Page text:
I felt like an instant failure at breastfeeding

Just because you have a set of breasts doesn’t mean you will know how to use them to feed your baby. It’s okay to ask for help.

I felt like an instant failure at breastfeeding

I thought breastfeeding was going to be easy. To be honest I didn’t give it much thought. To be really honest, it never even crossed my mind.


Then my daughter arrived. Hungry. Okay, no problem. Here you go. Here we go. Good cry, mouth is open. Perfect. Here it comes… No?

I was instantly a failure.

Congratulations. It was day one. How was she going to eat?

I wish someone told me when I was taking my hypnobirthing class that there’s no breathing exercise to induce a nice “latch.”

I wish when I was stressing out over which wall decal to choose for the nursery, someone would have mentioned I needed to figure out how my boob was going to transfer the milk into my child’s body—because I can’t squirt it in.

I wish someone told me I would be obsessing forever over how much she ate and how much milk I was producing.

(Oh, and by the way, your body won’t produce a single drop of milk for a couple days after delivery. Don’t worry, you’ll make little dribbles of colostrum that are more than enough nourishment for your newborn.)

I wish someone warned me how vulnerable I would feel needing my husband to help latch and unlatch, as I breathed through the tears.

(Actually, it was nice discovering him taking care of me, protecting my nipples from our little baby shark.)

I wish someone told me that I would look back on that initial pain and smile—that it would be the first thing we would figure out together.

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Just because you have a set of breasts doesn’t mean you will know how to use them to feed your baby. It’s okay to ask for help.

I was terrified that my daughter wasn’t eating enough and gaining enough weight. I spoke and met with lactation consultants weekly. I literally would walk into their office, weigh my child, feed my child, and then weigh her again to learn how much milk she was able to transfer.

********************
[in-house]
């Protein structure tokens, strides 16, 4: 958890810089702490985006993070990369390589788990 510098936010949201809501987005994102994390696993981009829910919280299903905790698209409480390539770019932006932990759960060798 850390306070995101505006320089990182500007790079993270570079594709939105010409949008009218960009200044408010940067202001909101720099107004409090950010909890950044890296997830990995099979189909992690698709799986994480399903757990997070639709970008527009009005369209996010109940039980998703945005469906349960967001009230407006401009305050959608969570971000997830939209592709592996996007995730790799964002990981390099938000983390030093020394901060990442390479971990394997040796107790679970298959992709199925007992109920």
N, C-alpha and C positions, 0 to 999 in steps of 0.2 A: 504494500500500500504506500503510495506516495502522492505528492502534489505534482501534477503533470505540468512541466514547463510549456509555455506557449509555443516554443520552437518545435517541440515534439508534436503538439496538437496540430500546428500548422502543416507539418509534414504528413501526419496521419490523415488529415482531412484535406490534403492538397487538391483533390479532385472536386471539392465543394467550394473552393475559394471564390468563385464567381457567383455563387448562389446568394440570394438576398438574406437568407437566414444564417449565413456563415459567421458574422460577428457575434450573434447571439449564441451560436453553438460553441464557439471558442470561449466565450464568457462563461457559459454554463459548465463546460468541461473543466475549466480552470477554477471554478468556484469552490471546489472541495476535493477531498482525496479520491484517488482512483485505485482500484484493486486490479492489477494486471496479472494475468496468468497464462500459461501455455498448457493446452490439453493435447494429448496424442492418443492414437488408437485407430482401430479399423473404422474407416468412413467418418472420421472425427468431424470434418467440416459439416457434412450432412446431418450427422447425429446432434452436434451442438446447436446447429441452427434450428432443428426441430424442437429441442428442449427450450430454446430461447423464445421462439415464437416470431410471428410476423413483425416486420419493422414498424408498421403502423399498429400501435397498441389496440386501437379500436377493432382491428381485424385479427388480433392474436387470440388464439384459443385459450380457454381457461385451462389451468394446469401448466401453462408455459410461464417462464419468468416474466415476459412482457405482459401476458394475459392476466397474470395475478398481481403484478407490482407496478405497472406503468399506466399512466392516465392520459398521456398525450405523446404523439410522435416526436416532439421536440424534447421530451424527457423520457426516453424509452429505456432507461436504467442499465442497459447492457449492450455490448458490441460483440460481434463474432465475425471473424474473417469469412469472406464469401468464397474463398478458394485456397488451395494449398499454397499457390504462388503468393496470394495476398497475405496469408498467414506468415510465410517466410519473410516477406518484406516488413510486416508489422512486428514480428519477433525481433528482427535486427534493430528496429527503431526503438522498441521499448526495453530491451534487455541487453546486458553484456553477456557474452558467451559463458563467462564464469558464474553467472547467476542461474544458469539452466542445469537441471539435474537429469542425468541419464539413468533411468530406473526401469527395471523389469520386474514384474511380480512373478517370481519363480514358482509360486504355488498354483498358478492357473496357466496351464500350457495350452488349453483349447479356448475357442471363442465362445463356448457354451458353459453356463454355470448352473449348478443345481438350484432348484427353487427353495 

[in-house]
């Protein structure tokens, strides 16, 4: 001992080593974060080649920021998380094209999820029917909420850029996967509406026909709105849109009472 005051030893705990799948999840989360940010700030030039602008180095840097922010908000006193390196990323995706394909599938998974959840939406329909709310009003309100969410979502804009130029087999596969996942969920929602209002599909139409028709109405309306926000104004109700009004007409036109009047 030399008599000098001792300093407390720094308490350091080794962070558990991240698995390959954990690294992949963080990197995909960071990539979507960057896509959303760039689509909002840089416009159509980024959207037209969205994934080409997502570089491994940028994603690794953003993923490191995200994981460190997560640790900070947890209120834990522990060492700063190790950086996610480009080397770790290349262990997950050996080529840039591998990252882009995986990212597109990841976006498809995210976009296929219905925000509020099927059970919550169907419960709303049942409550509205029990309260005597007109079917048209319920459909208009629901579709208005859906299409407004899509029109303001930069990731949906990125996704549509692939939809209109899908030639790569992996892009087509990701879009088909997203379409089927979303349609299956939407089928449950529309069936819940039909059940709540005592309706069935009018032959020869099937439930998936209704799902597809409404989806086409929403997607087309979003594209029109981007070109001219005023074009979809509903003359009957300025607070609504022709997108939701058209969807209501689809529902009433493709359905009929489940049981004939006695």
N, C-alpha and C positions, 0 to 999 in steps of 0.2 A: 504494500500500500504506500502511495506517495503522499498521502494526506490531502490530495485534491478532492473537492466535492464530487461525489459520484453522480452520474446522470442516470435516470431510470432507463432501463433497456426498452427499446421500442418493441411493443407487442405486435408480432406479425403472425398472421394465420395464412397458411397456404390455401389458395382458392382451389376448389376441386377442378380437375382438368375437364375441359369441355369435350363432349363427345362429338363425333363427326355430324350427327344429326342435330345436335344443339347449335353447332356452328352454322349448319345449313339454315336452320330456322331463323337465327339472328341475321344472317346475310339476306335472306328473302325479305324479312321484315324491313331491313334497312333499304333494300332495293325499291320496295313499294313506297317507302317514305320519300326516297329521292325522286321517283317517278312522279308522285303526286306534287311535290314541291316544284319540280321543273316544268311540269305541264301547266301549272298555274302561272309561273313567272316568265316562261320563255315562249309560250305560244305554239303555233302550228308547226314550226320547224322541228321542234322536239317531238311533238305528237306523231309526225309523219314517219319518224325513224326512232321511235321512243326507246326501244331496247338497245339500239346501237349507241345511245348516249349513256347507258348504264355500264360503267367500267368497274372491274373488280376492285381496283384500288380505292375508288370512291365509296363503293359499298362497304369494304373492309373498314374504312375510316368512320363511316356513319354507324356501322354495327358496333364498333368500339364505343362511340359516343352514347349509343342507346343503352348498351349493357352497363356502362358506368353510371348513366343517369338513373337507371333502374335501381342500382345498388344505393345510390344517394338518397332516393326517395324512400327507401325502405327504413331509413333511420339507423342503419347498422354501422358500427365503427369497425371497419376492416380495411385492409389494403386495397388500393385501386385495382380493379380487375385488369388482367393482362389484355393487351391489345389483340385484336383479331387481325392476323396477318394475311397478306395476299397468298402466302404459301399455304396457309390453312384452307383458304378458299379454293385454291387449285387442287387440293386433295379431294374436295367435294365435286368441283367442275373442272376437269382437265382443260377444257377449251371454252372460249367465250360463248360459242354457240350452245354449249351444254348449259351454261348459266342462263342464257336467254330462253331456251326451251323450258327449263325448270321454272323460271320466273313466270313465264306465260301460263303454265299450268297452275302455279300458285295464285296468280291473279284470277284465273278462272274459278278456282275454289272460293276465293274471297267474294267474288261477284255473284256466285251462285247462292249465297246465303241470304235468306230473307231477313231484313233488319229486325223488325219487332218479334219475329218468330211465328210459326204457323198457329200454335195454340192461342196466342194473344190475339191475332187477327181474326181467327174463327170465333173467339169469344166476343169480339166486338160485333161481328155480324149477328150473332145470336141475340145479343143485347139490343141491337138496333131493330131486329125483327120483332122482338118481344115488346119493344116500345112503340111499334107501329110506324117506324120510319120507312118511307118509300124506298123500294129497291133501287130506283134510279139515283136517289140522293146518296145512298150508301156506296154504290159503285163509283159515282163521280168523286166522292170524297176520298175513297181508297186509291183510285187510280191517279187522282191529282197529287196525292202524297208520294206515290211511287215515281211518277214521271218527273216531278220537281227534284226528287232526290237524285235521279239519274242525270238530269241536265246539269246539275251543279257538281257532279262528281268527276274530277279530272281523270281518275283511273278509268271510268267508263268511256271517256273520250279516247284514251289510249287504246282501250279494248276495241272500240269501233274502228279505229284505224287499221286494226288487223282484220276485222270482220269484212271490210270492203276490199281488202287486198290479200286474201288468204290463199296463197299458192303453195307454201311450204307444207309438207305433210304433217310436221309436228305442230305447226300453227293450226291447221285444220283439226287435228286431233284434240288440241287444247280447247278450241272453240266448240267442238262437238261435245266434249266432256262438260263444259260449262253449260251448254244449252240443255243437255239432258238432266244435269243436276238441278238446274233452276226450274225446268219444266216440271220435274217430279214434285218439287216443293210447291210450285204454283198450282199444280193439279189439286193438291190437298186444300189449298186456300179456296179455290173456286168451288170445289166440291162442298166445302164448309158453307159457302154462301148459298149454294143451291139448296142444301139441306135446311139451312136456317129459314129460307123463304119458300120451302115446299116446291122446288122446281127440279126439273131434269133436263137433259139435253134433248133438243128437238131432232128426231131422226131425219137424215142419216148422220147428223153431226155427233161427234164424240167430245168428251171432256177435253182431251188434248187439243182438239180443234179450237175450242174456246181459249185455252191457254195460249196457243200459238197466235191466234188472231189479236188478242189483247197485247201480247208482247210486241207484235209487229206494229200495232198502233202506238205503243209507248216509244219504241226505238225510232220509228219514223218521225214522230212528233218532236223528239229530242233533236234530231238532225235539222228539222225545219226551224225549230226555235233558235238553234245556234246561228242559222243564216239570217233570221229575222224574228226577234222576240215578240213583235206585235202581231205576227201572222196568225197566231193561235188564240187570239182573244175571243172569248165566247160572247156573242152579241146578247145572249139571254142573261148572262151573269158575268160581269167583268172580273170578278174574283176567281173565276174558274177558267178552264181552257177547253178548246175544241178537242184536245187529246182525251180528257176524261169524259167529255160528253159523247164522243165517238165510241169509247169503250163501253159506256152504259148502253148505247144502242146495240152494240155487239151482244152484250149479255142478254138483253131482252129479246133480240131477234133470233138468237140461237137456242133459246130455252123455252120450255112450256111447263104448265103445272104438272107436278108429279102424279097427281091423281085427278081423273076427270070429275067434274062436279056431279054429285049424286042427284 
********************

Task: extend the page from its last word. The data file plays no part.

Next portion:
Those ladies got right in those milk makers and showed me what’s up. I remember being told it should be like my daughter was taking a big bite of a hamburger and putting her whole mouth over my areola. Well, that explained why each nipple was cracked… she was trying to suck the milk out like it was a straw.

Even with the inside info, it still took about a month for my daughter to latch like a champ and for us to get into our groove. Learning from the lactation experts, removing some of the pressure I put on myself, and practicing every few hours with my little teammate is what helped us find our rhythm.

Looking back, I wish I didn’t put so many expectations on myself. Instead of just being present with my baby, I would worry about why I wasn’t better at this, why my left boob seemed less full, or how many bags of breast milk I had stockpiled in the freezer. It became a mini obsession.

Breastfeeding is such a brief window, whether you do it for two weeks or two years. Embrace your journey because the next thing you know, the page will turn and eventually breastfeeding will be just a memory.

Looking back, I would tell myself it’s okay to feel a little (lot) lost, to not be good at this. I would say: You’re not alone. You are learning. In real time. No practice rounds. So please be kind to yourself.

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